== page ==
Researchers demonstrate new type of carbon nanotube fiber that captures mechanical energy
Nanotechnology researchers at the University of Texas at Dallas have created new carbon nanotube fibers that convert mechanical motion into electricity more efficiently than other material-based energy harvesters.
In a study published on January 26, natural energy, UT Dallas researchers and their collaborators describe improvements to a high-tech fiber they invented called “twist yarn,” which generates electricity when stretched or twisted. Their new versions are constructed like traditional wool or cotton yarns.
Twistron sewn into fabric can sense and collect human movement; when deployed in salt water, the volutes can capture energy from the motion of ocean waves; and the coils can even charge supercapacitors.
First described by UTD researchers in a Research published in 2017 in the magazine Science, twistrons are composed of carbon nanotubes (CNTs), which are hollow cylindrical carbon tubes 10,000 times smaller in diameter than a human hair. To create the helices, the nanotubes are twisted into lightweight, high-strength filaments or fibers, in which an electrolyte can also be incorporated.
Previous versions of twists were highly elastic, which the researchers achieved by creating so many twists that the coiled fibers resembled an over-twisted rubber band. Electricity is generated by coiled fibers by repeatedly stretching and releasing them, or by twisting and unscrewing them.
In the new study, the team didn’t twist the yarn to the point of winding it up. Instead, they intertwine three individual strands that pull into yarn carbon nanotubes yarn to form a single yarn, similar to the way conventional yarns are used in textiles—but with a different twist.
Dr Ray Baughman, director of the company, said: “The twine used in textiles is usually made of individual yarns that are twisted in one direction and then spun together in the opposite direction to create the final strand. This heterostructure provides stability against splintering.” The Alan G. MacDiarmid Institute of Nanotechnology at UT Dallas and the study’s corresponding author.
Baughman, Robert A. Welch Distinguished Chair of Chemistry in the School of Natural Sciences, said: “In contrast, our highest performing carbon nanotube layered twistrons are equally capable of twisting and pleating. — they are congruent, not heterojunction.” and Mathematics.
In tests with pleated CNT fibers, the researchers demonstrated an energy conversion efficiency of 17.4% for tensile (stretching) energy capture and 22.4% for torsion energy capture ( twisted). Previous versions of torsion coils achieved peak energy conversion efficiency of 7.6% for both torsion and drag energy capture.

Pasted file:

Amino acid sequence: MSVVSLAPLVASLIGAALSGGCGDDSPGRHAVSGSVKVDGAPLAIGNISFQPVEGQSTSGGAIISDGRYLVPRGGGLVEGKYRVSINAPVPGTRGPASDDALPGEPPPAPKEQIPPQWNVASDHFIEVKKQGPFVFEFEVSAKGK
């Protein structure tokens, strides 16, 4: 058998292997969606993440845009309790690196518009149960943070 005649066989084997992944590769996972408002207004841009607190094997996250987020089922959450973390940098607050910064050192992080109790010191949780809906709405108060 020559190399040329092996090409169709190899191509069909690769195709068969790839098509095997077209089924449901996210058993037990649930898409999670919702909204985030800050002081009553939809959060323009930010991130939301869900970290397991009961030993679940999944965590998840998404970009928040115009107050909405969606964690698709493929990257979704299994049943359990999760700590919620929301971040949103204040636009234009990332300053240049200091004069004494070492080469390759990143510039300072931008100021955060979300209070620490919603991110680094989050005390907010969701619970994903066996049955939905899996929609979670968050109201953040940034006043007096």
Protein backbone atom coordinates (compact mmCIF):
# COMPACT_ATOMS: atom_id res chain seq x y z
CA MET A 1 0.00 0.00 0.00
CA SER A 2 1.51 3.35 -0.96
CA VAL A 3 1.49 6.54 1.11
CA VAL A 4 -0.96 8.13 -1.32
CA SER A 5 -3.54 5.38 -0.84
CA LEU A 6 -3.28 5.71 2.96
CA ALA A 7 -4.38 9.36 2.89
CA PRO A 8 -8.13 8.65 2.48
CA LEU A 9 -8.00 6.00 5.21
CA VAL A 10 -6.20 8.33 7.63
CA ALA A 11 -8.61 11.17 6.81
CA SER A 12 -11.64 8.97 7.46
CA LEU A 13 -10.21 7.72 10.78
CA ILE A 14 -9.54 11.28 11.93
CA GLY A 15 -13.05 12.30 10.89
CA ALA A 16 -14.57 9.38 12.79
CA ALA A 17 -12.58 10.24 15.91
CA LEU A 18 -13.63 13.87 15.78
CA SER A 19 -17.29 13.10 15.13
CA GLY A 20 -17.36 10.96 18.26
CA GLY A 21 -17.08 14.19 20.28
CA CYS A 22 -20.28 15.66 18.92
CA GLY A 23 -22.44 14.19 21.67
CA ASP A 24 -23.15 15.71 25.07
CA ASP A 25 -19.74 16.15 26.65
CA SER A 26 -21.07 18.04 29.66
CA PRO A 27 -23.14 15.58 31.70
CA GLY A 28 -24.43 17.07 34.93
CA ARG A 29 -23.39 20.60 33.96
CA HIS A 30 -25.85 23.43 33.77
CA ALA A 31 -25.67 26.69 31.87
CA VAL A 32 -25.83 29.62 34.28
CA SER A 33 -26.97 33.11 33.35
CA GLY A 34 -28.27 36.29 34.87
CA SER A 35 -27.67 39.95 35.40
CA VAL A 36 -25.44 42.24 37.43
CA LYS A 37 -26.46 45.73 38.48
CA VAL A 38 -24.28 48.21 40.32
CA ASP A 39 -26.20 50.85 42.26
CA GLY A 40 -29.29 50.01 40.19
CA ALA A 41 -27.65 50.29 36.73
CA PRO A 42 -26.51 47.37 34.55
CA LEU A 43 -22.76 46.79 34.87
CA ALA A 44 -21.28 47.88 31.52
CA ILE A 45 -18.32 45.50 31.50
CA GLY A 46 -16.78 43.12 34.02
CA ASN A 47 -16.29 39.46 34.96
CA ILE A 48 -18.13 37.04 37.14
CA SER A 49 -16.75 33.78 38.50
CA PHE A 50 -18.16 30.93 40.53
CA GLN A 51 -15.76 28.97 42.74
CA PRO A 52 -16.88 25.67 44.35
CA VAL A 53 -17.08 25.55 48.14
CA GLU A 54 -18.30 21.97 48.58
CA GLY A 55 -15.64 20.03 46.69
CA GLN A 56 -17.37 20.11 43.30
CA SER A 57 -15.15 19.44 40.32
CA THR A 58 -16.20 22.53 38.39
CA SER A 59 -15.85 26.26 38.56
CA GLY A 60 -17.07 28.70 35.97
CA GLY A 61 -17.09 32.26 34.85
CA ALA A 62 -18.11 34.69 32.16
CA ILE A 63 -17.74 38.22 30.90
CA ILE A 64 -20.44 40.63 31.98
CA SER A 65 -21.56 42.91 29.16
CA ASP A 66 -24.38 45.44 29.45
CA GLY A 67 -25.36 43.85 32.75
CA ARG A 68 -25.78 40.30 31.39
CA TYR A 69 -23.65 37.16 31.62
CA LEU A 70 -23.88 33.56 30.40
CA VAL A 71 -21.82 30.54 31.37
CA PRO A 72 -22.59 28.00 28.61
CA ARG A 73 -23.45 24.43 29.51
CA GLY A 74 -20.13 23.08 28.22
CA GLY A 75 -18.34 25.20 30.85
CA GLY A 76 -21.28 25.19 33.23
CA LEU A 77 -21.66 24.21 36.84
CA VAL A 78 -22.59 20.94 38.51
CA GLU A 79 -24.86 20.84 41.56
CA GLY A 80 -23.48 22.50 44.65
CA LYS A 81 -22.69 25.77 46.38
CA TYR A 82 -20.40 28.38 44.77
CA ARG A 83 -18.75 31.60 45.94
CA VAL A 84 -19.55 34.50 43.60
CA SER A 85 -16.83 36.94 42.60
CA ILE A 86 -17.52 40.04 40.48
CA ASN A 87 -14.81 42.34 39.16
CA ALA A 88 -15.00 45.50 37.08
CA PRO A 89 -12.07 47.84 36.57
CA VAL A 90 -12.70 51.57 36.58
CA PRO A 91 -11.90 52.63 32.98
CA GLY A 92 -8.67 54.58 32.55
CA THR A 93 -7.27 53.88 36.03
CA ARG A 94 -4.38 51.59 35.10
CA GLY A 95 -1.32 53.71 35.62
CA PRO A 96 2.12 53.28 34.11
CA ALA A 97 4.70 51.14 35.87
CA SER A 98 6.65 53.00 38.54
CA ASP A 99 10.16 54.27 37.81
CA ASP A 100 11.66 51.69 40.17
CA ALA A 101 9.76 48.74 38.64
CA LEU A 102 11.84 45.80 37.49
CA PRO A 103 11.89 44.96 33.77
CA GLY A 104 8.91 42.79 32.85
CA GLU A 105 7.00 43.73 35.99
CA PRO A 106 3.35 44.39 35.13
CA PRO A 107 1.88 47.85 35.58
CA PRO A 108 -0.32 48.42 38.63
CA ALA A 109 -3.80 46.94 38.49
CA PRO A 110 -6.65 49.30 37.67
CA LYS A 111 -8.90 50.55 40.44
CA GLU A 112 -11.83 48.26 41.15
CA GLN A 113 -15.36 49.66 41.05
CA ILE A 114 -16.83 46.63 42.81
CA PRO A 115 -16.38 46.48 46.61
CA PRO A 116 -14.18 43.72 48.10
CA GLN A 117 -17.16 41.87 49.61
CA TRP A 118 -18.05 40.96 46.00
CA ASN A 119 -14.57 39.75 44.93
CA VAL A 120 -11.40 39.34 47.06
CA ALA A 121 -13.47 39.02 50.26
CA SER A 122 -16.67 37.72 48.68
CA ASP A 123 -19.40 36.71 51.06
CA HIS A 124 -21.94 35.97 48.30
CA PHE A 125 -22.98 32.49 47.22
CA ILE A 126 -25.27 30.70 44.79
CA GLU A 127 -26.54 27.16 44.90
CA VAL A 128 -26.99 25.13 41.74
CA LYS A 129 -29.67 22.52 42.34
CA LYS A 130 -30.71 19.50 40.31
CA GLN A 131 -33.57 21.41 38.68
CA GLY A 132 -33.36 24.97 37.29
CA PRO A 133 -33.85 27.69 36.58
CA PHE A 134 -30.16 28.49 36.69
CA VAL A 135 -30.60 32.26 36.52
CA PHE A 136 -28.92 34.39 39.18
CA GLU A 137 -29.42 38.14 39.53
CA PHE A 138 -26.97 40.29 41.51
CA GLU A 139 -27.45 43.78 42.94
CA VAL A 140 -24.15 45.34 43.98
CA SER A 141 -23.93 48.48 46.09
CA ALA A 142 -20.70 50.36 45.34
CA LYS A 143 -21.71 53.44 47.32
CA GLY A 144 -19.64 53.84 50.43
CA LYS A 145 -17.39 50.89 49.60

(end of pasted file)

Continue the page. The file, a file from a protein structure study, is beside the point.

“These helices have a higher power output per harvester weight over a wide frequency range—from 2 Hz to 120 Hz—than previously reported for any mechanical energy harvester,” says Baughman. material-based learning, no twists”.
Baughman says the improved performance of pleated twist yarns is a result of the yarn’s transverse compression when stretched or twisted. This process causes the layers of fabric to come into contact with each other in a way that affects the electrical properties of the yarn.
“Our material does something very unusual,” says Baughman. “When you stretch them, instead of becoming less dense, they become denser. This condensation pushes the carbon nanotubes closer together and contributes to their ability to capture energy. We have A large group of theorists and experimentalists are trying to understand more fully why we have achieved such good results.”
The researchers found that building yarns from three layers providing optimal performance.
The team conducted a number of proof-of-concept experiments using three-layer helices. In a demonstration, they simulated the generation of electricity waves by attaching a three-layer spiral between a balloon and the bottom of an aquarium filled with salt water. They also arranged multiple multi-layered twistrons into an array that weighed just 3.2 milligrams and continuously stretched them to charge a supercapacitor, which would then have enough power. energy to power five small light-emitting diodes, a digital clock, and a digital temperature/humidity sensor.
The team also sewed CNT threads into a cotton cloth, which was then wrapped around a person’s elbow. Electrical signals are generated when the person repeatedly bends their elbow, suggesting potential for using these fibers to sense and pick up on human movement.
The researchers have applied for a patent based on this technology.
Ray Baughman, Mechanical Energy Receiver with 17.4% tensile efficiency and 22.4% torsion efficiency based on homogenous pleated carbon nanotube fiber, natural energy (2023). DOI: 10.1038/s41560-022-01191-7. www.nature.com/articles/s41560-022-01191-7
University of Texas at Dallas
quote: Researchers demonstrate a new type of carbon nanotube fiber that captures mechanical energy (2023, January 26) retrieved January 26, 2023 from https://techxplore.com/news/2023-01- demo-carbon-nanotube-yarn-harvests.html
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